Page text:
Cookies Policy
X

This site uses cookies. By continuing to browse the site you are agreeing to our use of cookies.

I accept this policy

Find out more here

Full Access Visual and auditory spatial signals in naturalistic environments: A computationally-based analysis of functional imaging data

No metrics data to plot.
The attempt to load metrics for this article has failed.
The attempt to plot a graph for these metrics has failed.
The full text of this article is not currently available.

Brill’s MyBook program is exclusively available on BrillOnline Books and Journals. Students and scholars affiliated with an institution that has purchased a Brill E-Book on the BrillOnline platform automatically have access to the MyBook option for the title(s) acquired by the Library. Brill MyBook is a print-on-demand paperback copy which is sold at a favorably uniform low price.

Visual and auditory spatial signals in naturalistic environments: A computationally-based analysis of functional imaging data

  • HTML
  • PDF
Add to Favorites
You must be logged in to use this functionality

image of Multisensory Research
For more content, see Seeing and Perceiving and Spatial Vision.

A major challenge for fMRI studies is to use realistic stimuli, which is relevant for the understanding of multisensory interactions in the real world. Computational models (Itti et al., 1998; Kayser et al., 2005) have been used to track brain activity during viewing of complex audio-visual stimuli (Bartels et al., 2007; Bordier et al., 2013). We extended this approach to investigate activity associated with high-order spatial aspects in both vision and audition. We utilized a 3D-surround movie that included visual disparity cues and multiple sound sources (centre, front left/right, back left/right). For each visual frame, we computed a disparity map (Liu et al., 2011) and indexed absolute disparity (sum over the entire map) and gradient disparity (local contrast, Bordier et al., 2013). For audition, we indexed sound-spatiality by computing the correlation between each of the 5 external channels and a sixth channel that was delivered over headphones during fMRI (this contained primarily the ‘centre’ sound). We also indexed the sound intensity contrast (Bordier et al., 2013) to control for mere intensity changes over time. These indexes were used to fit the BOLD signal in 16 subjects, who watched the 3D-surround movie during fMRI. The results showed a dissociation between absolute disparity (PPC and V3A) and gradient disparity (V6, STS and IFG). The auditory–spatiality index correlated with activity in auditory cortex, even after accounting for changes of auditory-intensity. We conclude that the combination of computational models and fMRI enables studying brain activity associated with complex spatial signals in naturalistic multisensory environments.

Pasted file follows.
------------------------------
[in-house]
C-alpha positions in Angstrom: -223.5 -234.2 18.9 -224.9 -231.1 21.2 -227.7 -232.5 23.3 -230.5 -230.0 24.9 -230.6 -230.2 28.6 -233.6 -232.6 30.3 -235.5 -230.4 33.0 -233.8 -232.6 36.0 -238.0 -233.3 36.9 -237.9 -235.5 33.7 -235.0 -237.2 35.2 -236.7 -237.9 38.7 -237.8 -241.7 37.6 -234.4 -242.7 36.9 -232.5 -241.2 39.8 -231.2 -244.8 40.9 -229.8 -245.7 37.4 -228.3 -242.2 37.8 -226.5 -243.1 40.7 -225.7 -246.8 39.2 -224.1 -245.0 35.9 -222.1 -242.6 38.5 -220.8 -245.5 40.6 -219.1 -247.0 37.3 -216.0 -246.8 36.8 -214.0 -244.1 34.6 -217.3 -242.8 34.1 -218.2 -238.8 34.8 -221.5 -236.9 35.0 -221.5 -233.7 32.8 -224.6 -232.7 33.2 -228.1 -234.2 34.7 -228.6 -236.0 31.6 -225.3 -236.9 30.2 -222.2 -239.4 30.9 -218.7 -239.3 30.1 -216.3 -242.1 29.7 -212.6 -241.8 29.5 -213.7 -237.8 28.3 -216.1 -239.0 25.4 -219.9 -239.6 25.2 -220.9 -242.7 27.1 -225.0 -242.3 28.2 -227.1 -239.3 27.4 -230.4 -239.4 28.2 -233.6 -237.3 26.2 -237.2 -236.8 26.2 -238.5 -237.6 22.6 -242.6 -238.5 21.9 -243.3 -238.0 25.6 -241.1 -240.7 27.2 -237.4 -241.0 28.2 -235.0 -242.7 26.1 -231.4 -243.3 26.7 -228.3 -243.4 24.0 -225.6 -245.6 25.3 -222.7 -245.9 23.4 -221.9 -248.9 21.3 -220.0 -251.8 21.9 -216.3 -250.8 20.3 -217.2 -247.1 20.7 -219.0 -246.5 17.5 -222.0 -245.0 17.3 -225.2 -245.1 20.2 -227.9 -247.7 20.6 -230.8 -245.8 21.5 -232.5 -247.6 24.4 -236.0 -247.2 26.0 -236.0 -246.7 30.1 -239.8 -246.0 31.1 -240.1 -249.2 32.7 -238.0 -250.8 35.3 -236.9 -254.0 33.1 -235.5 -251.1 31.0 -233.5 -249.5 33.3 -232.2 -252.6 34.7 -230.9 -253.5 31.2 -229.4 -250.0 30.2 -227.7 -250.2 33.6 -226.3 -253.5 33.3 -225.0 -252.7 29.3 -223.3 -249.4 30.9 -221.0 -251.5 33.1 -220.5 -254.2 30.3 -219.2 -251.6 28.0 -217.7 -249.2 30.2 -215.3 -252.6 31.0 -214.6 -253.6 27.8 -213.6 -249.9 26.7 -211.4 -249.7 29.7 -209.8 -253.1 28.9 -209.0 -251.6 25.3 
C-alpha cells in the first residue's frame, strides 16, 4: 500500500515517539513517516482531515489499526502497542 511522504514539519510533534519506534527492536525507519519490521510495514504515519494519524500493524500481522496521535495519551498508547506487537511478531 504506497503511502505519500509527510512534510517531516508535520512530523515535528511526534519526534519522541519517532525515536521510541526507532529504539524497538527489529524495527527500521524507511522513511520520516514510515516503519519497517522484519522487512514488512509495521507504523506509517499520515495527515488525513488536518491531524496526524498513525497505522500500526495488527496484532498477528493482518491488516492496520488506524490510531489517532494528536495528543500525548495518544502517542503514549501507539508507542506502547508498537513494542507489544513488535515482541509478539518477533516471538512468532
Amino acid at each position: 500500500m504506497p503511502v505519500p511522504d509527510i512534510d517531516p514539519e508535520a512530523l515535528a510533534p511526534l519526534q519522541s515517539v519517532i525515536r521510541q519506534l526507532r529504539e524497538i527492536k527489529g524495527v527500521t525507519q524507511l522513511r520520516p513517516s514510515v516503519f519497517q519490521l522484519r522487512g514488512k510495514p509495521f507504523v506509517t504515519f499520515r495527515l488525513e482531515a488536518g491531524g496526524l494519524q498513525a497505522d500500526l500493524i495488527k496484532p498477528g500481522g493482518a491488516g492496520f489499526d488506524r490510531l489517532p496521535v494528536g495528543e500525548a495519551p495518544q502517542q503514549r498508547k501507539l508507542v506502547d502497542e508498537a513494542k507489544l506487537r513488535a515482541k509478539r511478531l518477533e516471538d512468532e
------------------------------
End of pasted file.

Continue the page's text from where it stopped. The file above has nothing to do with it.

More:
Affiliations: 1: Santa Lucia Foundation, Italy

A major challenge for fMRI studies is to use realistic stimuli, which is relevant for the understanding of multisensory interactions in the real world. Computational models (Itti et al., 1998; Kayser et al., 2005) have been used to track brain activity during viewing of complex audio-visual stimuli (Bartels et al., 2007; Bordier et al., 2013). We extended this approach to investigate activity associated with high-order spatial aspects in both vision and audition. We utilized a 3D-surround movie that included visual disparity cues and multiple sound sources (centre, front left/right, back left/right). For each visual frame, we computed a disparity map (Liu et al., 2011) and indexed absolute disparity (sum over the entire map) and gradient disparity (local contrast, Bordier et al., 2013). For audition, we indexed sound-spatiality by computing the correlation between each of the 5 external channels and a sixth channel that was delivered over headphones during fMRI (this contained primarily the ‘centre’ sound). We also indexed the sound intensity contrast (Bordier et al., 2013) to control for mere intensity changes over time. These indexes were used to fit the BOLD signal in 16 subjects, who watched the 3D-surround movie during fMRI. The results showed a dissociation between absolute disparity (PPC and V3A) and gradient disparity (V6, STS and IFG). The auditory–spatiality index correlated with activity in auditory cortex, even after accounting for changes of auditory-intensity. We conclude that the combination of computational models and fMRI enables studying brain activity associated with complex spatial signals in naturalistic multisensory environments.

Loading

Full text loading...

/deliver/22134808/26/10/22134808_026_00_S88_text.html?itemId=/content/journals/10.1163/22134808-000s0088&mimeType=html&fmt=ahah
/content/journals/10.1163/22134808-000s0088
Loading

Data & Media loading...

http://brill.metastore.ingenta.com/content/journals/10.1163/22134808-000s0088
Loading
Loading

Article metrics loading...

/content/journals/10.1163/22134808-000s0088
2013-05-16
2017-04-26

Sign-in

Can't access your account?
  • Key

  • Full access
  • Open Access
  • Partial/No accessInformation